• 34. CSF  results   •  Bacterial  vs  Viral   –  –  –  –  –  >  1000  WBC   Low  glucose   High  protein   EEEV  pleocytosis  with  predominant  neutrophils   HSV  has  high  RBC   •  Nigrovic  LE,  Kuppermann  N,  Macias  CG,  et  al.  Clinical   predicBon  rule  for  idenBfying  children  with  cerebrospinal   fluid  pleocytosis  at  very  low  risk  of  bacterial  meningiBs.  JAMA   2007;297(1):52–60.   –  2093  children  (serum  WBC,  CSF  WBC,  CSF  protein,  seizure,  gram  stain)   –  4%  of  paBents  with  bacterial  meningiBs  had  non  of  these  criteria     34  
  • 35. EEG/MRI/  EMG   •  MRI   –  WNV:  anterior  horn  cells   –  HSV,  LaCrosse  virus:  temporal  horns   •  EEG   –  HSV  and  LaCrosse  similar                     35  
  • 36. QuesBons  from  paBents   •  •  •  •  •  •  •  •  I  found  a  dead  bird  what  should  I  do?   My  friend  has  a  mosquito  virus?   Can  I  nurse  with  my  infecBon?   Am  I  contagious?   Should  I  buy  the  fancy  mosquito  catcher?   What  should  I  do  when  I  go  outside?   What  are  my  chances  of  geyng  encephaliBs?   I  have  flu  like  symptoms  with  fever  and   headache…   36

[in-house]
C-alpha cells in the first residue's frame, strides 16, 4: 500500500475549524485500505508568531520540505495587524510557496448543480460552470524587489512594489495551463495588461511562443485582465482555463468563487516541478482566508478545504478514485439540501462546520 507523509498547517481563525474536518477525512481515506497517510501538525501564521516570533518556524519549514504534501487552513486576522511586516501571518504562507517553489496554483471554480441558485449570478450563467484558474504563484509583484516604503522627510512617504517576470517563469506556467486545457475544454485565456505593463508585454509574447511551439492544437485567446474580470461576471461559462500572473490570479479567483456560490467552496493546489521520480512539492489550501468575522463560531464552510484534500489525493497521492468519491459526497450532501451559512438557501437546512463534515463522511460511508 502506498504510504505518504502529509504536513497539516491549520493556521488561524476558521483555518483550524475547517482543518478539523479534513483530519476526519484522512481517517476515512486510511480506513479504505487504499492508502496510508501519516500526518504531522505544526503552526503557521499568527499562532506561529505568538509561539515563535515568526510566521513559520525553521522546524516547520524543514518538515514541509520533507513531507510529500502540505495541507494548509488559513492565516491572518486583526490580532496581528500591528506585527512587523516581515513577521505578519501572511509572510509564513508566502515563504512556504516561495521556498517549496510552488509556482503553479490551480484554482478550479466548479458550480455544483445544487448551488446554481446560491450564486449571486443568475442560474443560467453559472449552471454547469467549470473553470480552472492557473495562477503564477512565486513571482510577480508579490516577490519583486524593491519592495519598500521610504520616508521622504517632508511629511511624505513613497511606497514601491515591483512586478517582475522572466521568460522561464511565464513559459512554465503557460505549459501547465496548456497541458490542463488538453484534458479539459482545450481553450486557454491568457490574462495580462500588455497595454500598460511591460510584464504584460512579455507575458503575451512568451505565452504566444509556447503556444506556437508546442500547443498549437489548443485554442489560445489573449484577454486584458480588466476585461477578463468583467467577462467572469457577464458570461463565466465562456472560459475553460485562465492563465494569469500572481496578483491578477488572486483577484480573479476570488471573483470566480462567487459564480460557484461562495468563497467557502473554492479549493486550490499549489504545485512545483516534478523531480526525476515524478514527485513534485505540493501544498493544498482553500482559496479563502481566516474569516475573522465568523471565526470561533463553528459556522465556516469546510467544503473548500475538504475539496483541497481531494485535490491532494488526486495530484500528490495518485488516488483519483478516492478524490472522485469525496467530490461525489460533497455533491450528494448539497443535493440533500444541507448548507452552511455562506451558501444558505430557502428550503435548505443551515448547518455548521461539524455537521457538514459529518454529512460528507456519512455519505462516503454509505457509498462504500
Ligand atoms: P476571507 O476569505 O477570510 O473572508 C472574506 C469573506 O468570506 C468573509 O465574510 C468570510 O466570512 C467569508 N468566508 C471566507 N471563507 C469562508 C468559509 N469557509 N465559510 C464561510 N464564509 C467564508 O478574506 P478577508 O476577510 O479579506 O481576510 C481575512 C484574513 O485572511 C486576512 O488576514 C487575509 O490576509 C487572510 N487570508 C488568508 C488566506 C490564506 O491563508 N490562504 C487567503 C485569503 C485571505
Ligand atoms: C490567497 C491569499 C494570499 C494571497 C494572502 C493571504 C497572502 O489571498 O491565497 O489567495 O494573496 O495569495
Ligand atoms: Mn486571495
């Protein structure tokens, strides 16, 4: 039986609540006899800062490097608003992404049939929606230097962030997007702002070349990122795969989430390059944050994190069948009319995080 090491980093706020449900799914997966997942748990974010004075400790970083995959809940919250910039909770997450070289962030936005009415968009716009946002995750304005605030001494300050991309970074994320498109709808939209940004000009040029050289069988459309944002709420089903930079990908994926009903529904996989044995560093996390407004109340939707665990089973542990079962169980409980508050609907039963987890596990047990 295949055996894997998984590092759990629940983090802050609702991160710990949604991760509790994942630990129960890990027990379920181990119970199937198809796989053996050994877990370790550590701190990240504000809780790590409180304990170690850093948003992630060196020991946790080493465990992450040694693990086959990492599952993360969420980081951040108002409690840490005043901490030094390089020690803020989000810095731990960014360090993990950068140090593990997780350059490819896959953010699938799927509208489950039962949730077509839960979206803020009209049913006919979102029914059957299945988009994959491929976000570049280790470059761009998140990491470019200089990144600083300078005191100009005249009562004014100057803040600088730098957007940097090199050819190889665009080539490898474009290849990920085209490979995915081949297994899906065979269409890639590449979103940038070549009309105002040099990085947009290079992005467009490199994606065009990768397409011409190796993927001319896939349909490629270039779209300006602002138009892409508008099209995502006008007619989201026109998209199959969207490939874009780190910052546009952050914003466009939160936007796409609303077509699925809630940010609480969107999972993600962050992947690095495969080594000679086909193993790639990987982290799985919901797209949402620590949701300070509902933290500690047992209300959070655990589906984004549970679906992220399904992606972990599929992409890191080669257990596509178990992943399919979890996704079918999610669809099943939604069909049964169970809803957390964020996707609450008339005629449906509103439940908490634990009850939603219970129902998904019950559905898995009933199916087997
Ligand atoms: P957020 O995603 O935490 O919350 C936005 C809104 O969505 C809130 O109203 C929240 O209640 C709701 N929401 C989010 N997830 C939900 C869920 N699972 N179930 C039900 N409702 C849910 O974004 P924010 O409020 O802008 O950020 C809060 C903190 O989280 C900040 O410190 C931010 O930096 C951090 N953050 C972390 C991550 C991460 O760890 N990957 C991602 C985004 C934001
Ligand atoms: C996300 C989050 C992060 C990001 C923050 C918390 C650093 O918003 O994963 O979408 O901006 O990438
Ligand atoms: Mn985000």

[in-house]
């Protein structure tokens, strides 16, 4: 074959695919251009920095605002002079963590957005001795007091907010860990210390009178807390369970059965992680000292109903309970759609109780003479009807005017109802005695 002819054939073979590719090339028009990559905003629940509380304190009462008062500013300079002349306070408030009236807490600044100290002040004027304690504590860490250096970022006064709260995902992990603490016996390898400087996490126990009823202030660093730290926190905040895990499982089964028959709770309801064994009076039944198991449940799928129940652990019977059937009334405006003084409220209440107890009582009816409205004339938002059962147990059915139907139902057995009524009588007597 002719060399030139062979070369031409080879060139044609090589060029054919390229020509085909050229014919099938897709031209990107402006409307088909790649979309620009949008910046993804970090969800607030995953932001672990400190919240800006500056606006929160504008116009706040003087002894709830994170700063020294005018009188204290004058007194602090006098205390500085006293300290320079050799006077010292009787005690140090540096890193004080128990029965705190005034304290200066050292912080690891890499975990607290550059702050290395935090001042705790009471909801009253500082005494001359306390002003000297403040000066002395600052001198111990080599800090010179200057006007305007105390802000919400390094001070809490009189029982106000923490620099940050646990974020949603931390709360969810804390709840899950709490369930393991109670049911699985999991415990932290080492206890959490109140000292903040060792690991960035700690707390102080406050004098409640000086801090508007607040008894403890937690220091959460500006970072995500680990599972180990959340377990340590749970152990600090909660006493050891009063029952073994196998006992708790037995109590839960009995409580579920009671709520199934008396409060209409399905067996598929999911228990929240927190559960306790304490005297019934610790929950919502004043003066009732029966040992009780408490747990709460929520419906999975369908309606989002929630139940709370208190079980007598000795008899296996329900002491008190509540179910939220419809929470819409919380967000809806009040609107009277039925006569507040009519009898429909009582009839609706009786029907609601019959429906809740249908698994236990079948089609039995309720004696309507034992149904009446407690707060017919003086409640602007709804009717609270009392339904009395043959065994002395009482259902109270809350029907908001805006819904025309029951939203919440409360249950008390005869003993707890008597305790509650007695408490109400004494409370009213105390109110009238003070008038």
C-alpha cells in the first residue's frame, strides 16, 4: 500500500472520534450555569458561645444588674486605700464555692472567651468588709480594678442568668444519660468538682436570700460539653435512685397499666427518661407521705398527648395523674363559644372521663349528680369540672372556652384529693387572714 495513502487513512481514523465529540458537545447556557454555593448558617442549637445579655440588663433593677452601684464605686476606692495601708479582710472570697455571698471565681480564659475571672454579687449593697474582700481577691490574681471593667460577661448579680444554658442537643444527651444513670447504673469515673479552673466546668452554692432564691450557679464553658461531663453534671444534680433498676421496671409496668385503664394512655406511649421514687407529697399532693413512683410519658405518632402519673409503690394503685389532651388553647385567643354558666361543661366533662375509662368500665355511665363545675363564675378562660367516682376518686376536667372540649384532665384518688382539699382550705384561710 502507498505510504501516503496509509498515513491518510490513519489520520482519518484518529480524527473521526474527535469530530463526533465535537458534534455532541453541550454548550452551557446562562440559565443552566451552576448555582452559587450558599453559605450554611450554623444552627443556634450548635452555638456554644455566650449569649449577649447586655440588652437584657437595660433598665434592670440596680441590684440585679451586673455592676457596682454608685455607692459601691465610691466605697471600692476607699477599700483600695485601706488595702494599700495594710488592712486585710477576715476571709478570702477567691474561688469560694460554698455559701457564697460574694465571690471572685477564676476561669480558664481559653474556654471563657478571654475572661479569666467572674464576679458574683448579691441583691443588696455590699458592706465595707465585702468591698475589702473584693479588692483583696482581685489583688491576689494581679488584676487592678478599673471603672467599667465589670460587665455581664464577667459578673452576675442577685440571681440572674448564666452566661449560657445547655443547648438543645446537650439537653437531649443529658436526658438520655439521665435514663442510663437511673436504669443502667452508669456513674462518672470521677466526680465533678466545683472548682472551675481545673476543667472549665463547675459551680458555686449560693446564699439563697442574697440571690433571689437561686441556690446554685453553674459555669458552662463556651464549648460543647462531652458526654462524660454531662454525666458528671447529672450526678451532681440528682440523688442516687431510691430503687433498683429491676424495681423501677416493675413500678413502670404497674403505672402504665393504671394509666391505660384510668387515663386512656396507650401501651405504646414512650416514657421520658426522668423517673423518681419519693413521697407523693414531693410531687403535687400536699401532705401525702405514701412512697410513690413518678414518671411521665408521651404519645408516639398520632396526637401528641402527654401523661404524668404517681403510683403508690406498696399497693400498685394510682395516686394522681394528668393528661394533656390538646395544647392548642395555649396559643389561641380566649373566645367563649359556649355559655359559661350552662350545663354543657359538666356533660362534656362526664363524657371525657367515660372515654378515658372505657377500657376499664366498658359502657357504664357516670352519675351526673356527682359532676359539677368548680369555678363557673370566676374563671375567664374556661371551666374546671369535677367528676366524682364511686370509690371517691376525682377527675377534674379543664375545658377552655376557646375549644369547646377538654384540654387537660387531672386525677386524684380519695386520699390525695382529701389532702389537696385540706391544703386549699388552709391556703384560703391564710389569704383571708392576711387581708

• 37. West  Nile  Virus   •  First  isolated  in  West  Nile  region   of  Uganda  in  1937   •  Arrived  in  the  US  in  1999   •  Crows,  ravens,  blue  jays   •  Symptoms   –  Flu  like  mild   –  1  out  of  150  develop  encephaliBs   •  2000/2001   –  News  media     –  Dead  birds   •  Likely  life  long  immunity   •  Transmied  through  placenta,   breast  milk,  organ  transplants   •  Long-­‐term   –  –  –  –  –  FaBgue   Memory  impairment   Weakness   Headache   Balance  problems   •  2002   –  4100  cases  –largest  epidemic   •  3000  with  meningoencephaliBs   •  246  deaths   –  13  cases  via  blood  transfusion   37